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Archive for the ‘Oracle 11g’ Category

Moving 8TB database to Flash Storage

December 7, 2015 Leave a comment

In recent years we all get accustomed to all kinds of virtualization – VM Ware, Solaris Zones, Solaris Domains, etc… While mechanics may be different, one common trait remains – try and pile up more applications and databases into common set of resources.

One flavor of virtualization is Storage Arrays. Multiple databases and applications get their slices of big Storage Array in the form of LUN. As it happens when big companies in pursuit of efficiency turn every process into a conveyer, the storage provisioning planning is frequently reduced to LUN sizes. In the end you end up with mysterious storage slowdowns when one or more of “other” apps quietly rump up IO utilization to a point where Storage Array cache becomes saturated. Because you have no visibility into what else is running on the same storage – you are left just wondering. That’s the downside of “virtualize everything” trend.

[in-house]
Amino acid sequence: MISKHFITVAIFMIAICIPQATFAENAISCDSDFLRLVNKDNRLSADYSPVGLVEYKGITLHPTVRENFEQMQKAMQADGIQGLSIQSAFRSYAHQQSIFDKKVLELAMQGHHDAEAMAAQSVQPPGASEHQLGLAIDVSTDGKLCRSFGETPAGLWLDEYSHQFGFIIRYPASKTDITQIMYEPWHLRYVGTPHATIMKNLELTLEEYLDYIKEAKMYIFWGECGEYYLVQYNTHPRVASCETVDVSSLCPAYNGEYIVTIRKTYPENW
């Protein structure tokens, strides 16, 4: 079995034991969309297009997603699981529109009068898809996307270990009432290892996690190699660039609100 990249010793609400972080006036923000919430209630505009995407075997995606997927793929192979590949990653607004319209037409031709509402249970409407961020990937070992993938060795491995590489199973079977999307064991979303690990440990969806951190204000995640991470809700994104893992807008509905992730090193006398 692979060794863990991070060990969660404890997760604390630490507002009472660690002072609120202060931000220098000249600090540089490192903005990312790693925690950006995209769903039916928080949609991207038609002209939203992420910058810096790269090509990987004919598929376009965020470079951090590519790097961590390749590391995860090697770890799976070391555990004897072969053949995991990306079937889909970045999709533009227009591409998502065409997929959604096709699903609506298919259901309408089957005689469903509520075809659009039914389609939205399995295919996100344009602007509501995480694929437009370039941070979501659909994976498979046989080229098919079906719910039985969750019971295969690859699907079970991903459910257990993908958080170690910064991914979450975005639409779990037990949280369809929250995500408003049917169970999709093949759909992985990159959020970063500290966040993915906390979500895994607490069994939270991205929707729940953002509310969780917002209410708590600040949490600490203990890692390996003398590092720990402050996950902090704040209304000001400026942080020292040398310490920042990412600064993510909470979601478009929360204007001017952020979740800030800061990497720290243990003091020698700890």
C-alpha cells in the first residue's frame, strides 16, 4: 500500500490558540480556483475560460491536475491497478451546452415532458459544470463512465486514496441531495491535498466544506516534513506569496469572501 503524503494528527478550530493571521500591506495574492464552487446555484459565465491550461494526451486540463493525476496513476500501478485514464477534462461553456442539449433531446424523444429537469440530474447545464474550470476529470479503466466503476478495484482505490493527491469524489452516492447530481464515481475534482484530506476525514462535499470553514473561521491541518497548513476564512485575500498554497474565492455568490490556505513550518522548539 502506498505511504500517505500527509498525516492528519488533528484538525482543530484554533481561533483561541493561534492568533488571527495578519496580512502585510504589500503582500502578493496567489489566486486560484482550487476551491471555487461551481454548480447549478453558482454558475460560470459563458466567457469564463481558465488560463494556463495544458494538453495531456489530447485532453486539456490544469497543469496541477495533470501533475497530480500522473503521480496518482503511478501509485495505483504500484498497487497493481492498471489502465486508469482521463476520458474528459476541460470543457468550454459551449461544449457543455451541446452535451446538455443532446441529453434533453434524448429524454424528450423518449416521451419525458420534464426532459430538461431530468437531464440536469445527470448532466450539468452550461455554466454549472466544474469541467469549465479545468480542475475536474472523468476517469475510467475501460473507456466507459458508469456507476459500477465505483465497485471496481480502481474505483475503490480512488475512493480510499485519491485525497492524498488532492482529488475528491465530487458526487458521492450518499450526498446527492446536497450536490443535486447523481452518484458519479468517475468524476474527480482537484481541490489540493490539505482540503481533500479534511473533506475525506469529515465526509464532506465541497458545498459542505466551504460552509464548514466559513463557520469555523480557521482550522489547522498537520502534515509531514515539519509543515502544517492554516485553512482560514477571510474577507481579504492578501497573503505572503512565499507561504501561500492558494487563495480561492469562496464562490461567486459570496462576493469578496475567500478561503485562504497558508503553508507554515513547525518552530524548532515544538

I will have another post about practical ways to detect present and past storage slowdowns.

Here I wanted to share a remarkable IO improvement we got after moving to a Flash storage array.

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Using EM 12c repository to find ASM growth rate

January 9, 2013 1 comment

ASM disk group growth from EM 12c repository

Our company collocates multiple databases on Linux RAC grids to reduce hardware, OS and HA license expenses. All the databases on a grid are sharing few ASM disk groups.

Sharing disk groups helps to reduce storage overallocation commonly seen when each database is running on its dedicated storage, be it file system-based or ASM-based. Of course, the databases continue to grow, but the hope is that with shared storage the overallocation can be reduced due to extremes canceling out each other.

In this environment, when an ASM disk group usage does grow, the question becomes how to track which database is causing most of the growth.

Unfortunately EM 12c ASM disk group page shows only last 7 days of individual database sizes in a particular data group. For capacity planning purposes you need more than that.

One solution is to query EM 12c repository directly.

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System Throughput Comparison

April 1, 2012 2 comments

CPU Throughput Comparison